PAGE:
Deep Well water right cannot be ‘unilaterally changed’

1,800-acre project generates 70 written comments from public

Part of an August PowerPoint presentation on the Deep Well Ranch project. (Courtesy)

Part of an August PowerPoint presentation on the Deep Well Ranch project. (Courtesy)

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Along with questions about homes per acre and water rights for the Deep Well Ranch project, a concern arose this week about tying up so much of the city’s available water on one project.

See Story: Prescott’s diminishing ‘general pool’ of water

Dozens of comments have flooded Prescott City Hall in recent months — many with the same basic message: Vote “no” on the Deep Well project.

But city officials maintained during a Tuesday, Nov. 7, City Council workshop that a rejection of 1,800-acre project planned on ranch land in northeast Prescott would be inadvisable in some cases, and not legally possible in others.

Especially when it comes to the 950 acre-feet of alternative water and 900 acre-feet of Big Chino Water Ranch water that has already been allocated to the project, City Attorney Jon Paladini said, “This is an obligation that the city cannot unilaterally change.”

Longtime commitment

The water right dates back decades — to at least 1967, when the Deep Well Ranch granted an easement to the city to build its 18-inch Chino Valley-to-Prescott water pipeline across Deep Well land.

Prescott Water Resource Manager Leslie Graser pointed out that the agreement at the time granted the ranch the right to connect to the pipeline and to be served water, but did not specify an amount.

The quantification came years later, in 2009, when the City Council approved a pre-annexation agreement with Deep Well, granting the 950 acre-feet of alternative water, which is currently available, and another 900 acre-feet of Big Chino water, which would be available if and when the city builds the pending water pipeline from the Big Chino Water Ranch located northwest of Paulden. (An acre-foot equals 325,851 gallons of water).

Although the numbers fluctuate depending on how water-efficient the homes would be, the available alternative water would serve between 3,194 and 3,993 single-family homes, or as many as 6,000 multi-family units. Adding in the Big Chino water, the total would allow for as many as 8,493 single-family homes, or 14,155 multi-family homes.

Too many homes?

The Deep Well master plan has proposed a combination of single-family and multi-family, with a total cap of 10,500.

Many local residents have questioned that number, however, and the Prescott Planning and Zoning Commission recommended in October that the City Council negotiate the total down by 50 percent.

As a part of this week’s presentation, the city compiled the number of written comments received on the Deep Well project over the past several months, and reported that a total of about 70 comments had come in during and after the Planning and Zoning Commission’s recommendation in October. About 20 of the comments focused on the project’s proposed density (number of homes per acre), and nearly 40 focused on water.

“A lot of people are writing in and saying we need to vote ‘no’ on this,” Mayor Harry Oberg. Pointing to the breakdown of comments from the public, Oberg told the more than 50 people in attendance on Tuesday, “We are looking at what you’re concerned about.”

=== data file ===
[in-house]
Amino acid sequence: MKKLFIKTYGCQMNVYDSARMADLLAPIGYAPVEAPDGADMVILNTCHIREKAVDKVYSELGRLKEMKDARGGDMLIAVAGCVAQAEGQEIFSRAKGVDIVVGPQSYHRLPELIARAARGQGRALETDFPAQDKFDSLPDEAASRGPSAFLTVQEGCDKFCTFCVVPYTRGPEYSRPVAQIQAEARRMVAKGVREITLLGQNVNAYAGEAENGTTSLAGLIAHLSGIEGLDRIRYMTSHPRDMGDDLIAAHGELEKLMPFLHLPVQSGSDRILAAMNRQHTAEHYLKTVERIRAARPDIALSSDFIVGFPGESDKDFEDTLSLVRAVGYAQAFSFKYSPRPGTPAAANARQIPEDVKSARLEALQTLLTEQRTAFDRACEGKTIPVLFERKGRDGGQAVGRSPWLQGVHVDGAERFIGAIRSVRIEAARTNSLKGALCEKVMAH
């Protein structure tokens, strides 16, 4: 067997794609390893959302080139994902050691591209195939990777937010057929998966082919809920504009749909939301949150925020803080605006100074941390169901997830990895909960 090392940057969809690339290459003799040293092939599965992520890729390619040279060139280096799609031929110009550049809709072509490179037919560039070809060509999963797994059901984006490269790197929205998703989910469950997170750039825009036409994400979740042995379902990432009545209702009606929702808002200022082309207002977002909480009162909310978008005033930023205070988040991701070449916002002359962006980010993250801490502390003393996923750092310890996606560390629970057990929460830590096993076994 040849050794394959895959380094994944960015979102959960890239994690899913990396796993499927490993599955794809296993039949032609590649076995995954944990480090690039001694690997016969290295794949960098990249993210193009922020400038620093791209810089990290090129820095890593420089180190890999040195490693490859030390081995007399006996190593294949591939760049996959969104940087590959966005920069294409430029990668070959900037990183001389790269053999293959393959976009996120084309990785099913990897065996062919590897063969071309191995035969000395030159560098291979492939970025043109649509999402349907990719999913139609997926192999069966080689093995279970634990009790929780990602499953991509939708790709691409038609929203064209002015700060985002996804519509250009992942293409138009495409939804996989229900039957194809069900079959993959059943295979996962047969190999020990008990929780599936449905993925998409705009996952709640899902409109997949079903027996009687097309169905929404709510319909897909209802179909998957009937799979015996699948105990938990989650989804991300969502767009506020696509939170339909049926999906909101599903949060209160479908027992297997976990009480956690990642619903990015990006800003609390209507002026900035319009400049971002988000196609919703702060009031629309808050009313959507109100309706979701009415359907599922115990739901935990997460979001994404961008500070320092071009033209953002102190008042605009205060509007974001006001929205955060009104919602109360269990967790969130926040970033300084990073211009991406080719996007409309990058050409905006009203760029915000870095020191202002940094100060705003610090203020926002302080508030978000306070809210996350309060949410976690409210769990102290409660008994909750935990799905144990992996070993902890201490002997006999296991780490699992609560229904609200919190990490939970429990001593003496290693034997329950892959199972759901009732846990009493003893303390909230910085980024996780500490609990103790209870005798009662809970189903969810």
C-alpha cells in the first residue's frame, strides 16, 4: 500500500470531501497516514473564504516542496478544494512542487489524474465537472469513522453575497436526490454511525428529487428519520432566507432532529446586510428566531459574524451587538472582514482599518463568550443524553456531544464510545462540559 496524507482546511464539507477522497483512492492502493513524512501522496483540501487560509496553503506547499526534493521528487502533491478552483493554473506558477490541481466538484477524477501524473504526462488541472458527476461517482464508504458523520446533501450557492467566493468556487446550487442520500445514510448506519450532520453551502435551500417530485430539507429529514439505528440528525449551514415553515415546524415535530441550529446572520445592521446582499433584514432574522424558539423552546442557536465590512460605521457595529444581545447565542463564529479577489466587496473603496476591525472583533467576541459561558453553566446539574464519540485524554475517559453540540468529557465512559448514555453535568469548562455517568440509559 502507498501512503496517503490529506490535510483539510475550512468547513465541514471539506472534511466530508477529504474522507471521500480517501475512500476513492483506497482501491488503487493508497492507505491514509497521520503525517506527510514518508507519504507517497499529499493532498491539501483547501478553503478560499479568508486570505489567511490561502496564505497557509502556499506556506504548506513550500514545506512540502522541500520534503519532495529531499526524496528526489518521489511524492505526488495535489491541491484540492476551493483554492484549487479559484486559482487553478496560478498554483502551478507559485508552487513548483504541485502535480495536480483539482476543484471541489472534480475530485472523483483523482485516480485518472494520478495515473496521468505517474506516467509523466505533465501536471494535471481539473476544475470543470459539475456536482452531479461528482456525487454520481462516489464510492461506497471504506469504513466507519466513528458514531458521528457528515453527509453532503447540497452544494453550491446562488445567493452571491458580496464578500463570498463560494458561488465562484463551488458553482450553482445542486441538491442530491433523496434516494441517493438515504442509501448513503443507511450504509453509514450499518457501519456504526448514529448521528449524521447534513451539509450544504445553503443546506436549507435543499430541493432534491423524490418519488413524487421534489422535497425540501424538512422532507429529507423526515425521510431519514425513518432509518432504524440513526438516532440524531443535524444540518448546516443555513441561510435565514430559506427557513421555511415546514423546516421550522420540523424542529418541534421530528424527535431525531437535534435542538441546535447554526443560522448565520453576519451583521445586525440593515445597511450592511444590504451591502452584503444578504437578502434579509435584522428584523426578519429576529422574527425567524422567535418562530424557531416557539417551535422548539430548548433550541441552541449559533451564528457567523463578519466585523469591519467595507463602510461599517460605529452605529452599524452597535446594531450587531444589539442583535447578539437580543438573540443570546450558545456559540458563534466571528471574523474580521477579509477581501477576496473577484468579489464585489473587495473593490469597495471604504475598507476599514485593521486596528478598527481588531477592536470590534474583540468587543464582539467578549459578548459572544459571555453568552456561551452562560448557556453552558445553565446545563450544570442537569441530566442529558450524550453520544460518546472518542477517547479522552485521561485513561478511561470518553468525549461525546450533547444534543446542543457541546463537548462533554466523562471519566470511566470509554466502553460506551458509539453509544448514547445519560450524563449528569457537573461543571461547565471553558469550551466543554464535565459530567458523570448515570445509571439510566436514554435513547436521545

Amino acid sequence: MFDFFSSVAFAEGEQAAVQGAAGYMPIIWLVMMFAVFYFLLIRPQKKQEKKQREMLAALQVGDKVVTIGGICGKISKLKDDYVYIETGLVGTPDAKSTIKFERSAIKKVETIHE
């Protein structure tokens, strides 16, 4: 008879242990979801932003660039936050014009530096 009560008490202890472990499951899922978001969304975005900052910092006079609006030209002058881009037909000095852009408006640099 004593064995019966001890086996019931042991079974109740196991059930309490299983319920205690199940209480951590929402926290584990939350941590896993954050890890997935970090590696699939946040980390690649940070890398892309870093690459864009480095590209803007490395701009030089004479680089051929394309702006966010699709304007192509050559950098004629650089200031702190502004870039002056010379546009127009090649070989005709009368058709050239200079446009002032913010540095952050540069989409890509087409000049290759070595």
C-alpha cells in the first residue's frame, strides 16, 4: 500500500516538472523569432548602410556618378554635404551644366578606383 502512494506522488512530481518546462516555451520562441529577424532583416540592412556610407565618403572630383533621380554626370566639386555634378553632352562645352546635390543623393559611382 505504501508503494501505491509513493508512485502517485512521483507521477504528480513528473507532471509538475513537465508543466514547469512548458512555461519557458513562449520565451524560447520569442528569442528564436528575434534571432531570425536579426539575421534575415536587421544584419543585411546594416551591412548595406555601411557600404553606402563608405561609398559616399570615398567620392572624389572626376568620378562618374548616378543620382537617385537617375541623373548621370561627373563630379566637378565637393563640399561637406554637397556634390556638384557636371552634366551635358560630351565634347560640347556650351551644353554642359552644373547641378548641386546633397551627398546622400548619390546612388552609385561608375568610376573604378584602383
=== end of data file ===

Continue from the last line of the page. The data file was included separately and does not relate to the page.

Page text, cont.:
But Planning and Zoning Commissioner Joe Gardner, a vocal opponent of the Deep Well master plan, said the total number of homes continues to be a sticking point for him, and for the public. “I don’t think a vast majority of Prescott thinks 10,500 (homes) is appropriate on that property,” he told the council.

Existing vs. master plan

The city’s presentation maintained, however, that the landowners have the right to build significantly more homes under the existing zoning than under the master plan’s 10,500 cap.

Based on the current zoning, the total comes in at 15,925 allowable homes, according to the presentation. But after factoring in practical limitations such as a streets and schools, Paladini said the total allowable homes would be 12,000 to 13,000.

“The primary concern we’re hearing is that there are too many homes,” Paladini said. He added that the question for the council would be: “Is (the master plan) a better plan than what’s already allowed?”

‘Groundbreaking opportunity’

While many of the public’s written comments have been negative, the council heard another side from two former local officials this week.

Former Prescott City Councilman Tom Reilly told the council that the arguments against the project are similar to those he heard before leaving the council in 2001. “It’s déjà vu all over again,” Reilly said, noting that earlier residents had dire predictions about the negative impacts of an earlier major project, Prescott Lakes — a project that he said “added substantially to the fabric of this community.”

Former Yavapai County Supervisor Bill Feldmeier also voiced support for the Deep Well master plan, maintaining that the proposed master plan would allow for a more cohesive development.

“Master planning is the way to go,” Feldmeier said. “The ability to master plan 1,800 acres is a unique, groundbreaking opportunity. I don’t think it’s something we ought to fear; it’s something we ought to embrace.”

Tuesday’s discussion also touched on protection of the airport, and progress on the Planning and Zoning Commission’s 21 conditions for approval.

The council agreed to conduct another workshop at 1 p.m. Nov. 14 to discuss the project’s engineering and traffic plans.

(Editor's note: The workshop date has been corrected on this article post.)

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